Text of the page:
Lean UX ongoing research

Case study:

I’ve conducted such ongoing UX research for a client. Each month, we received requests from various product teams in terms of topics to test and we planned accordingly. After the monthly user interviews, we shared the findings immediately after the user interviews to give the team quick feedback. The end result: The program, while being very cost effective, had informed the company of up-to-date usability issues and user concerns on an ongoing basis – and led to quick solutions and many new product ideas to fill the gaps.

Leverage existing data and user insight

What if you really, really don’t have any resource for conducting any UX research? That does happen if there’s little organizational support for conducting research or if you’re a very limited budget or experience for such research.

Well, another research alternative is instead of conducting a separate study, we can leverage existing industry analysis and research reports to extract consumer insight and develop guidelines to shape the product features and design. There’re plenty of industry analyses, both paid or free, that can be leveraged.

On the design side, Nielsen Norman Group provides a lot of free UX design guidelines, covering almost every area of UI design. On the product management and business planning side, you can leverage industry analyses from Corporate Insight, Kasina, and Forrester, all consulting firms providing syndicated research reports, to help teams focus on the right product features.

A word of caution: no existing research data can ever replace conducting customized research for your particular product. Every product is different, every target user segment is different, and every UI is designed differently. Conducting UX research based on your business context is always, always a must for developing great products that users love.

Case study:

When I was leading UX strategy for a major finance company, I didn’t have all the resources to conduct customized research for all the product launches. I frequently leveraged syndicated reports from the likes of Kasina and Forrester, in conjunction with findings from past research conducted internally, to help the eBusiness organization identify product opportunities and UX solutions. End result: Our products covered key features competitors offer, and our UI design started with a solid foundation based on past usability study findings.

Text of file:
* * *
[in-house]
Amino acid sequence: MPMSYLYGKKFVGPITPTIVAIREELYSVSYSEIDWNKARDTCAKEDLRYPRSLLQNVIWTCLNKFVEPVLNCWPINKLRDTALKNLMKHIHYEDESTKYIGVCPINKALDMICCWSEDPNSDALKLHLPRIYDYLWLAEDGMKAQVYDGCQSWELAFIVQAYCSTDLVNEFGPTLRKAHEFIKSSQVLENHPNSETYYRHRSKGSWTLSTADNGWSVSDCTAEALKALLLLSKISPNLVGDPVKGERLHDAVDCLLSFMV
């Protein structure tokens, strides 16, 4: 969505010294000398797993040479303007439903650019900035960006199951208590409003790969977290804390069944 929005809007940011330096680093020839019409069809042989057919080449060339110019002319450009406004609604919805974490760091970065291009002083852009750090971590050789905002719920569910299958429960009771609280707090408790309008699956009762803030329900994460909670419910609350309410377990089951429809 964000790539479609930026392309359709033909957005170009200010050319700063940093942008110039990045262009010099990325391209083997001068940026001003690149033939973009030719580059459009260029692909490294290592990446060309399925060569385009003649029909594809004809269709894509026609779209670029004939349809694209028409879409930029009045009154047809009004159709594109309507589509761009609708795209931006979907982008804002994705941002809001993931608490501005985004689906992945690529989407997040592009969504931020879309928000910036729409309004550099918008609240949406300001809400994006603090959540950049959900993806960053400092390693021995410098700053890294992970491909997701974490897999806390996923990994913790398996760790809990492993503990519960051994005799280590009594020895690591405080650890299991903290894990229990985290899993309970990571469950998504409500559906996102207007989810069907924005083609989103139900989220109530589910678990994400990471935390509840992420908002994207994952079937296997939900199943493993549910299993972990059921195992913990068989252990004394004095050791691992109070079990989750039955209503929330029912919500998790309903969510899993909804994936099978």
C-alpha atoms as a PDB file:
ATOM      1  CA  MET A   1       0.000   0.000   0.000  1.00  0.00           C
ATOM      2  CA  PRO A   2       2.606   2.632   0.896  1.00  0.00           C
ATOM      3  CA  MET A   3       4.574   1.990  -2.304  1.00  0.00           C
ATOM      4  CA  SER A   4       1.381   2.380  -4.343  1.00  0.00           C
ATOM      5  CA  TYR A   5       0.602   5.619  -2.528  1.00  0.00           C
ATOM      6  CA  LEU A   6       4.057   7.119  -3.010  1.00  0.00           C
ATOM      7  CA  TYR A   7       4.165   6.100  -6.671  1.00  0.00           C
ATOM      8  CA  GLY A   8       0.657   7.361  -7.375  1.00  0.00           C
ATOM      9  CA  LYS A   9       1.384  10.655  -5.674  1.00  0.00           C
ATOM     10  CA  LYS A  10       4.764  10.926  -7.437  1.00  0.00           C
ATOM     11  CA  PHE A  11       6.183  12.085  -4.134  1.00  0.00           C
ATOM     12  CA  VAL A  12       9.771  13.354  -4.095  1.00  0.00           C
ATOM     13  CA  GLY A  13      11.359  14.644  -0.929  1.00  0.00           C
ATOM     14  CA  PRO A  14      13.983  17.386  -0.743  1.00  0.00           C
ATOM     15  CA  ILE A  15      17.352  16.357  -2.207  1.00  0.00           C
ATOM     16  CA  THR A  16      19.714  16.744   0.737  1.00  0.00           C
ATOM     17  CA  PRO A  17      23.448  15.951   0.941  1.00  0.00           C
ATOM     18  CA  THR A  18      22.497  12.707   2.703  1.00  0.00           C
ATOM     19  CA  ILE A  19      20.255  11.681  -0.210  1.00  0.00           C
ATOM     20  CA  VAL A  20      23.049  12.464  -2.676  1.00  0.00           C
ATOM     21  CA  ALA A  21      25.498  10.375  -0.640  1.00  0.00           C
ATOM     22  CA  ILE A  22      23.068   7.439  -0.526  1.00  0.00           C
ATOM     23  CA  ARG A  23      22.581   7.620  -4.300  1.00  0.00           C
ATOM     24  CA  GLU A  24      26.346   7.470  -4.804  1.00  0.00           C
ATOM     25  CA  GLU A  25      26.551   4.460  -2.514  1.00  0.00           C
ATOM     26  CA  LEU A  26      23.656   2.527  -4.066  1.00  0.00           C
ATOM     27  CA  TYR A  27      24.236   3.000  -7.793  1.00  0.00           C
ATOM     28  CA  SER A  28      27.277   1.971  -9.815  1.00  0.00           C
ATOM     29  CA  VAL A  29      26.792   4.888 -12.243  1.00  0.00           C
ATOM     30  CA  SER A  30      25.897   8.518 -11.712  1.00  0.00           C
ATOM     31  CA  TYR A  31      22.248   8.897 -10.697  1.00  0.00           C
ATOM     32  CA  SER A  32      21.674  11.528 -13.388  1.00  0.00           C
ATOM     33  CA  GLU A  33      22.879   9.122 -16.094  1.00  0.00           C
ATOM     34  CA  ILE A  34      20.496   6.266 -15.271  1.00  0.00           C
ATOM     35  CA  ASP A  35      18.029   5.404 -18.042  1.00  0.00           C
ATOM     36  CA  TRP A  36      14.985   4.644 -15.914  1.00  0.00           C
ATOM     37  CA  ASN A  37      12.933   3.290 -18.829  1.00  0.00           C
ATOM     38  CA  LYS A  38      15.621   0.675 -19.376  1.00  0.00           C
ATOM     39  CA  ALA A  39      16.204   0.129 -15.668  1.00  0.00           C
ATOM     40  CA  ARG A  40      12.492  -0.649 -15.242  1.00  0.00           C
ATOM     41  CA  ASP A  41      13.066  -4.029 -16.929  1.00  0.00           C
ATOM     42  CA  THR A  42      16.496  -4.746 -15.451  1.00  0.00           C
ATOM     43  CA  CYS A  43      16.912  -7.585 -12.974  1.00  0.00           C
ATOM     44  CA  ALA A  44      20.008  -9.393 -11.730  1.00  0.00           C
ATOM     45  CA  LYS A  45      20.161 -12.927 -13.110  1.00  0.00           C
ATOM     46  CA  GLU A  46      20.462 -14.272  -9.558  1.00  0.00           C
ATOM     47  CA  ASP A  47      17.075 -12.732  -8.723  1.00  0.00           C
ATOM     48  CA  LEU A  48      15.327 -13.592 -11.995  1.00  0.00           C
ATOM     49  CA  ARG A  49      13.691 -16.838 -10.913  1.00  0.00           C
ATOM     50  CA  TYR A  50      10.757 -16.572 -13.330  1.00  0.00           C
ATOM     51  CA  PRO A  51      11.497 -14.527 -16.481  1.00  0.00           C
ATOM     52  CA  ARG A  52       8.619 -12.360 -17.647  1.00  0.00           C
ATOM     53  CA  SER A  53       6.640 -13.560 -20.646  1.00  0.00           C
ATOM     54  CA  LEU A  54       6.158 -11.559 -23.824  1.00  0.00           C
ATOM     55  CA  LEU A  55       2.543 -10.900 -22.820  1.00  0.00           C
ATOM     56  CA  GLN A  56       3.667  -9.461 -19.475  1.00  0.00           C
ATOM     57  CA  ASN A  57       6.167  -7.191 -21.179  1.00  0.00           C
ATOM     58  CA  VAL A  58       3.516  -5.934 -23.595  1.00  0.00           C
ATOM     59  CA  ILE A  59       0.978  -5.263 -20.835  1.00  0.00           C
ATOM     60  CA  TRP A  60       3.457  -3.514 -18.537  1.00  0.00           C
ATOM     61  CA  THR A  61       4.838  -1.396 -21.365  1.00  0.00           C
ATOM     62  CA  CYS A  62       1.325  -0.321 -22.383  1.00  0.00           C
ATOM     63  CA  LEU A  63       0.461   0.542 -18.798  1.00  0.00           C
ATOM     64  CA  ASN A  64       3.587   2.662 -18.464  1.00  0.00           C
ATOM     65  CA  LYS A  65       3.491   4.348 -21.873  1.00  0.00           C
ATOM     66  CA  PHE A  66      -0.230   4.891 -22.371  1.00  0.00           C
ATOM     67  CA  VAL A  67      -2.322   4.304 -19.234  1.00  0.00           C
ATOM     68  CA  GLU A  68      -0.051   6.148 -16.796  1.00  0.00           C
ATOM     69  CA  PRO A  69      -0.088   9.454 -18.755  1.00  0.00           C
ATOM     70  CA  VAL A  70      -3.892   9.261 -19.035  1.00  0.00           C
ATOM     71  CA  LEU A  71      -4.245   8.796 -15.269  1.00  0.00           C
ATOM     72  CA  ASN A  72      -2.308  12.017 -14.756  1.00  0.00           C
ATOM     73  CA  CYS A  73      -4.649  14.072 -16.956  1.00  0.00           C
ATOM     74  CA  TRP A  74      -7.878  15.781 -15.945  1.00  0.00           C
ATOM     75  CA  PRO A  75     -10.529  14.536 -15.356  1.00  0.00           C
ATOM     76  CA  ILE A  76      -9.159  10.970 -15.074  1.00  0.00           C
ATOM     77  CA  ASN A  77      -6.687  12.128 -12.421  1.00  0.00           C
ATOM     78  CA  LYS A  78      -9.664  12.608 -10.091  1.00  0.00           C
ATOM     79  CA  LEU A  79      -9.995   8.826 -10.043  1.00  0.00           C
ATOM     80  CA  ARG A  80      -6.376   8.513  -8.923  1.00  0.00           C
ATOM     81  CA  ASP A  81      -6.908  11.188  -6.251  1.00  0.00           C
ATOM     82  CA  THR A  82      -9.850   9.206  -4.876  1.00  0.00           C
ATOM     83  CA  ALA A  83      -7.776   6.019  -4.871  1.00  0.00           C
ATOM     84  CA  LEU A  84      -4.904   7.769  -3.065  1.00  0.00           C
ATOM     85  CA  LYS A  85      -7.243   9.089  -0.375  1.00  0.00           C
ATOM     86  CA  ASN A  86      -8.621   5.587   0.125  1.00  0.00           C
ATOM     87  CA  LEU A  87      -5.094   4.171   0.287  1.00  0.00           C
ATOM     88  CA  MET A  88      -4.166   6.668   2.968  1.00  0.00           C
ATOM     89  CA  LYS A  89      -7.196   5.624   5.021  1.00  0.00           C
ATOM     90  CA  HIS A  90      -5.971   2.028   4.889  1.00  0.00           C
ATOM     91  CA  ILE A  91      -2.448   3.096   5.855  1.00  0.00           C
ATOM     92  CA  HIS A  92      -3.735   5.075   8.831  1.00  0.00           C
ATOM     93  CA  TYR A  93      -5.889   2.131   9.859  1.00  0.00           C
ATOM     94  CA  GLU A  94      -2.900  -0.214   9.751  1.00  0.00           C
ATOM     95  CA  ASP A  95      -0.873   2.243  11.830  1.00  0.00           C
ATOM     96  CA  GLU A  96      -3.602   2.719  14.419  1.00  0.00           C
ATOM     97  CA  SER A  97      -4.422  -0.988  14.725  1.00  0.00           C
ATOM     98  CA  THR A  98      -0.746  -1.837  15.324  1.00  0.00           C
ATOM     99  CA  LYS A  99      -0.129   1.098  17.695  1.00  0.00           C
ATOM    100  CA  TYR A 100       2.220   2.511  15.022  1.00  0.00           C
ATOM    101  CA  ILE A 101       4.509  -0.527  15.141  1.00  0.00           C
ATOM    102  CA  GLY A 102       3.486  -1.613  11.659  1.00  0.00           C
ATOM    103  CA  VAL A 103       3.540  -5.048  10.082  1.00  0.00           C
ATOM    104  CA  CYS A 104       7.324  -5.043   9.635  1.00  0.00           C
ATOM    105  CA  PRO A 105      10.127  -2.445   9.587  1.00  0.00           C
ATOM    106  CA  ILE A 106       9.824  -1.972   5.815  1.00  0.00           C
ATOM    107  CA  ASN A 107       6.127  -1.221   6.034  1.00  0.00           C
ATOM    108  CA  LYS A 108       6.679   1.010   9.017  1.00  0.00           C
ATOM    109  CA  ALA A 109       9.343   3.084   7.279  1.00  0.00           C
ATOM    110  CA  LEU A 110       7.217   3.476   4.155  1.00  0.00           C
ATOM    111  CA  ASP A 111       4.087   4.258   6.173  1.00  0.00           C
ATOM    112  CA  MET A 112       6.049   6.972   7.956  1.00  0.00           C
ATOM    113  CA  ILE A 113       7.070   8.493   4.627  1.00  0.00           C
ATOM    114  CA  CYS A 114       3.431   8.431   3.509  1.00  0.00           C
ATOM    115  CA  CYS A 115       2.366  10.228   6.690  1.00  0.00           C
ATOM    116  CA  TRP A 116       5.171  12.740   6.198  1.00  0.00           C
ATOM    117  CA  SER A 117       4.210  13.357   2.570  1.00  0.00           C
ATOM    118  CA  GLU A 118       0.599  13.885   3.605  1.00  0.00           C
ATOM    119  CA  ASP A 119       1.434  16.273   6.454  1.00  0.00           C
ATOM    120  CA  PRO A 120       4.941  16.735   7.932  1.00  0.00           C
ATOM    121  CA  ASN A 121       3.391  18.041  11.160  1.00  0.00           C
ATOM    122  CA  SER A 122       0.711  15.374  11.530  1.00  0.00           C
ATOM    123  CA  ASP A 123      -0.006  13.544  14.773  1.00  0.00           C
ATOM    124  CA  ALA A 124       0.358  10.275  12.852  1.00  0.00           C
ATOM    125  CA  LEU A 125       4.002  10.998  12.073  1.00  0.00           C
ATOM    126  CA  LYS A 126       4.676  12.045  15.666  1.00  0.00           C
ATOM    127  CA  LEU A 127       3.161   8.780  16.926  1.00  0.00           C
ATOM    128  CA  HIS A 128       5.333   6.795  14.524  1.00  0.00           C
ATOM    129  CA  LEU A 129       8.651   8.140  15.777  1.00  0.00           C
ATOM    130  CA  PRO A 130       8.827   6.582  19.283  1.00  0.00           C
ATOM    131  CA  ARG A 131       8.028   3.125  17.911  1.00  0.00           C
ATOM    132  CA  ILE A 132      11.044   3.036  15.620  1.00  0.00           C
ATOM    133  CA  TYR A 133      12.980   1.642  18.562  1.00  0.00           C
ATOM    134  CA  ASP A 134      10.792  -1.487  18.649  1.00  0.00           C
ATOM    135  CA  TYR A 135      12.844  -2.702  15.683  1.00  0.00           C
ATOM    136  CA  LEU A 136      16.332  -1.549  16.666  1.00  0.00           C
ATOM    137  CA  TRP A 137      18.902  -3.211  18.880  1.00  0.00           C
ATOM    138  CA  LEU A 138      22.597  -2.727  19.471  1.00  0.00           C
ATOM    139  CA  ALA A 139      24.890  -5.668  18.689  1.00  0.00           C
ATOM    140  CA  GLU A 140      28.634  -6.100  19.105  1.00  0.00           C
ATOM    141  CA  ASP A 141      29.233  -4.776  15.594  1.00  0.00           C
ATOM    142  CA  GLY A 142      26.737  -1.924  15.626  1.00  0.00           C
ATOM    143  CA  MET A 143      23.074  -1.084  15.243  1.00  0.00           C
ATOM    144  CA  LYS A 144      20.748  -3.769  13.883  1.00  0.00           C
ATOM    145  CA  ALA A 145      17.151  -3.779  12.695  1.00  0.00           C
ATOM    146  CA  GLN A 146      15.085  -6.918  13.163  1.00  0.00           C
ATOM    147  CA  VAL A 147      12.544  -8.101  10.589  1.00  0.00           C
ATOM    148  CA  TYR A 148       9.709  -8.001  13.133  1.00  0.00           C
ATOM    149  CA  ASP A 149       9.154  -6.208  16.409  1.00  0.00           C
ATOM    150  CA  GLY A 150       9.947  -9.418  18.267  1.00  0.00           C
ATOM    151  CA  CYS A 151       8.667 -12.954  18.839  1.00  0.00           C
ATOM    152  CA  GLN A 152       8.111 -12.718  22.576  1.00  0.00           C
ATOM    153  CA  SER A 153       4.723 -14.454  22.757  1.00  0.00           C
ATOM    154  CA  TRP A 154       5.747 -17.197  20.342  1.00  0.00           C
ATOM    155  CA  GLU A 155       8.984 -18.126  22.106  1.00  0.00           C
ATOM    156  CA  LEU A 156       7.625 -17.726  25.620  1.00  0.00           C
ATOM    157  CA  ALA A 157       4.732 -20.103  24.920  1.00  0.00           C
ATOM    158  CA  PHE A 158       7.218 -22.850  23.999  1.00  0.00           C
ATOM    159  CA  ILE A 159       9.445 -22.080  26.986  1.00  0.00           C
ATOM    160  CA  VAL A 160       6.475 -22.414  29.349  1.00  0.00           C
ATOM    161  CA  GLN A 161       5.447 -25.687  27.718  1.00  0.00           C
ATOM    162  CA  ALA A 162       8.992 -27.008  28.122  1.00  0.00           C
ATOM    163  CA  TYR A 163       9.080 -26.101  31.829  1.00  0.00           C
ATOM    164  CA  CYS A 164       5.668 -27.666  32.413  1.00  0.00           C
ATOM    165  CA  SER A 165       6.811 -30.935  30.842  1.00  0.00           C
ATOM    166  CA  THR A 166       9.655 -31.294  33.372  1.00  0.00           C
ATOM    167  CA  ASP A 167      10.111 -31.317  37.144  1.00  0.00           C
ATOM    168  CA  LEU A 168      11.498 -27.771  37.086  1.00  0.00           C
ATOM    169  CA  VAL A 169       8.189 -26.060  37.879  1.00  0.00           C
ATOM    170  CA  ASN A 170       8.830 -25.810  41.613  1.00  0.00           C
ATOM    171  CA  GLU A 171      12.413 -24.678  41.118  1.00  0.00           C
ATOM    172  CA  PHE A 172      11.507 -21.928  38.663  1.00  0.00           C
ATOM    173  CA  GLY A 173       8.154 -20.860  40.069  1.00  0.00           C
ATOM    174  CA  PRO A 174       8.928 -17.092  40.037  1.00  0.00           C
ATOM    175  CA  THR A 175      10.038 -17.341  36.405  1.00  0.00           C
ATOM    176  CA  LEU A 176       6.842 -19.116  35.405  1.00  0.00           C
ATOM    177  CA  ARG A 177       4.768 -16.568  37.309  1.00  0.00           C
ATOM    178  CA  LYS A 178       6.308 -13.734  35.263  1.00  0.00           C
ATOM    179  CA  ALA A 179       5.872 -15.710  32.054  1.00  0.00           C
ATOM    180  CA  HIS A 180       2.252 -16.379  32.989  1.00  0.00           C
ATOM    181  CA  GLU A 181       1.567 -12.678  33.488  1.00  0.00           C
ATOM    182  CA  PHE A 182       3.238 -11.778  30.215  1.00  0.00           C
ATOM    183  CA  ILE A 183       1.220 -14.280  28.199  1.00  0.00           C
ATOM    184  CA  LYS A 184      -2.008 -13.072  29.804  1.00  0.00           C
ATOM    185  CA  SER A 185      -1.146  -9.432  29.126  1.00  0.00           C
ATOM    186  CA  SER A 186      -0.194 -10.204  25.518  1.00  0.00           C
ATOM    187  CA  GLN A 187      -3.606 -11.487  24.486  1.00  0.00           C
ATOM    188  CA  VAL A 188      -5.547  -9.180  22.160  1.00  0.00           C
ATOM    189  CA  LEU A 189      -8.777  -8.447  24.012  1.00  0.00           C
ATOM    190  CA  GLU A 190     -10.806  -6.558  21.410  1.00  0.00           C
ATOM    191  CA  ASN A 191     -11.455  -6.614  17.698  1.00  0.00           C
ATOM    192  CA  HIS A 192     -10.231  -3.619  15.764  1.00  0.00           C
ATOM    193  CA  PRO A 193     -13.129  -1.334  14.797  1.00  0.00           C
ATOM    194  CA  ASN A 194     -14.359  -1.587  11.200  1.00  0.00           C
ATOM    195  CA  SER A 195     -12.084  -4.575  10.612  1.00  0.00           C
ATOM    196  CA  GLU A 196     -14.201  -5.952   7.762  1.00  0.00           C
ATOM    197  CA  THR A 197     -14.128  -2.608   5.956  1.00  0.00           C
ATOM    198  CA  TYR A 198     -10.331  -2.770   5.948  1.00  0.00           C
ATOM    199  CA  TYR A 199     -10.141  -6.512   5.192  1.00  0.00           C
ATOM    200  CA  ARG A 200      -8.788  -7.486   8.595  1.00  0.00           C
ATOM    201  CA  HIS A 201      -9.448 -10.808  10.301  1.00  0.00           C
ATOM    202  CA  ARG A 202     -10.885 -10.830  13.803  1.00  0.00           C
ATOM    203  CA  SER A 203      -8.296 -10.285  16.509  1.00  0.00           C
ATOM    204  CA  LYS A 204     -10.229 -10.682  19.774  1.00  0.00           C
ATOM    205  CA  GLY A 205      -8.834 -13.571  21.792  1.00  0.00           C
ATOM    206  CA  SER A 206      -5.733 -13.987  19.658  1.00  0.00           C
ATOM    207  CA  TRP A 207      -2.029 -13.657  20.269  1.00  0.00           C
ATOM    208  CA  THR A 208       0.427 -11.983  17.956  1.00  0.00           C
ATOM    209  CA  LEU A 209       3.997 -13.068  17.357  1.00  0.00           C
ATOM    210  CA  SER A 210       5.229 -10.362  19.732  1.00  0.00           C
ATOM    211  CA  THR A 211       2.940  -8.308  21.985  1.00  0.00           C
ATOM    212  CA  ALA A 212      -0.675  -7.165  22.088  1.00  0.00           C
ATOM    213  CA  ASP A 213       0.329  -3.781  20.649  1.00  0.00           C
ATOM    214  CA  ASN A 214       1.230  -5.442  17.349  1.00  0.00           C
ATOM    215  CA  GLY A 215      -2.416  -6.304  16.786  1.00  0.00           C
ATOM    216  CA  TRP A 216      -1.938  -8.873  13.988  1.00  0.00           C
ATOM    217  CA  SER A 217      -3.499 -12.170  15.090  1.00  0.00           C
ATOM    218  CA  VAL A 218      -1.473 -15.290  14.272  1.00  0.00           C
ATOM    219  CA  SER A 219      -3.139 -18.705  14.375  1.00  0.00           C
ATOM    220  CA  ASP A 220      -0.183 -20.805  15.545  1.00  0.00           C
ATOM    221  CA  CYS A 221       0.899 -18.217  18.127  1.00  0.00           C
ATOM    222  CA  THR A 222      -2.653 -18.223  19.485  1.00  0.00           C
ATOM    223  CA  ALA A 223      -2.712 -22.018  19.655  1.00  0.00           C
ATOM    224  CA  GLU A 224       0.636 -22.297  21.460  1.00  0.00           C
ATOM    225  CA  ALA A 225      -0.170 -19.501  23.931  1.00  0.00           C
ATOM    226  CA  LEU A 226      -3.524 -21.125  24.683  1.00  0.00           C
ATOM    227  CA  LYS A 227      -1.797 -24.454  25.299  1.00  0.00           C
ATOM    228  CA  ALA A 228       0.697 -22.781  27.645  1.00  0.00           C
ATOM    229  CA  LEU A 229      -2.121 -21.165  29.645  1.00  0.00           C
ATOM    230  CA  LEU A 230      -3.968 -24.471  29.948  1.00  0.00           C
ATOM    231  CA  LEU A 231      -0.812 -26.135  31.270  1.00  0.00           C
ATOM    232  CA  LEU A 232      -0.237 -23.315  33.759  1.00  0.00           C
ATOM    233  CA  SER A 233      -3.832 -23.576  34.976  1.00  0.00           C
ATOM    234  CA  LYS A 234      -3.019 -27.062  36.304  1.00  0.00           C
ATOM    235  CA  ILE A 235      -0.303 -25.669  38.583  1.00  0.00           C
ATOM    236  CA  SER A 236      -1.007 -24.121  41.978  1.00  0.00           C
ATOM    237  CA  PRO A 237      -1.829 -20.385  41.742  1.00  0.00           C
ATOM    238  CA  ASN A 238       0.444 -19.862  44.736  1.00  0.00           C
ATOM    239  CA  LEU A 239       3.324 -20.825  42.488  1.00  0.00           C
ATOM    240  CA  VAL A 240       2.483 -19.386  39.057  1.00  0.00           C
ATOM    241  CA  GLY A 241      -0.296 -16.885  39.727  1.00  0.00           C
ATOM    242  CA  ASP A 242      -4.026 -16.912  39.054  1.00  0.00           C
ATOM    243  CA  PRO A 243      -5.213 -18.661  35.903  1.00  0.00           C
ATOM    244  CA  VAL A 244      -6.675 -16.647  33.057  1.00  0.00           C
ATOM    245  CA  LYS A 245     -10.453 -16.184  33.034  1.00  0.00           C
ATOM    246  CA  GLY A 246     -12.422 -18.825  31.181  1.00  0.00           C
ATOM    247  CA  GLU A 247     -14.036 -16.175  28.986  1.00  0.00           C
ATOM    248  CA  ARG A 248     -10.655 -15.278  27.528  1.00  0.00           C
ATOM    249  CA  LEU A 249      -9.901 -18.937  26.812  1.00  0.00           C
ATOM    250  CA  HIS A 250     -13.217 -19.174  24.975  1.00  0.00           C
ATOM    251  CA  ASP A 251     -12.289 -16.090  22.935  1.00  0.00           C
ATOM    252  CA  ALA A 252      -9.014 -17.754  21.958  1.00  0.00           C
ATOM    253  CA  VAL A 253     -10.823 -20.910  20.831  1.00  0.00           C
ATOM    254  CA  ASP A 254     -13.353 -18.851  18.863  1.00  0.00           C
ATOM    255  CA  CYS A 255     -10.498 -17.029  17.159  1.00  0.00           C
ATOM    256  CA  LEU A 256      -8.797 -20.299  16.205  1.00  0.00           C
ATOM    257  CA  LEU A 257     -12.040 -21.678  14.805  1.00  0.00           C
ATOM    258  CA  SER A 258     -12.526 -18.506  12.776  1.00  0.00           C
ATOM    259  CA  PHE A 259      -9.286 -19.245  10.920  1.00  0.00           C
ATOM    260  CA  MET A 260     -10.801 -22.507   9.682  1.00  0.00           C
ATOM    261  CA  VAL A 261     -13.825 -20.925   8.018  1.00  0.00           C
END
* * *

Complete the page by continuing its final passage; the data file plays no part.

Be creative about process

In order to operate under tight timelines, we need to be very creative about research process. Traditionally, user research follows a somewhat rigid process, taking a long while to move through the steps: planning the study, getting stakeholder buy-in, recruiting participants, creating discussion guide, and developing a full report.

But in an agile environment, we need to drastically shorten the cycle by doing more things at once, taking out unnecessary steps, and applying alternative research approaches. For instance, you can use friends and colleagues as participants, assuming they fit your target user’s profile, you can create a high-level discussion guide that addresses key research questions but that doesn’t contain detailed verbiage used for the interview, and you can write a quick findings report rather than a fully-developed, polished report.

Case study:

I was able to conduct such informal usability studies, in the form of diary-style short surveys, to influence the design requirements and improve usability of the first launch of an iPhone app for a major financial company. End result: The iPhone app, greatly benefiting from the informal user research, later won a Silver award from w3c as well as received a five-star average rating in the app store.

Read on to see why lean UX research is a quick but not dirty way to understand your users.

By Frank Guo

Google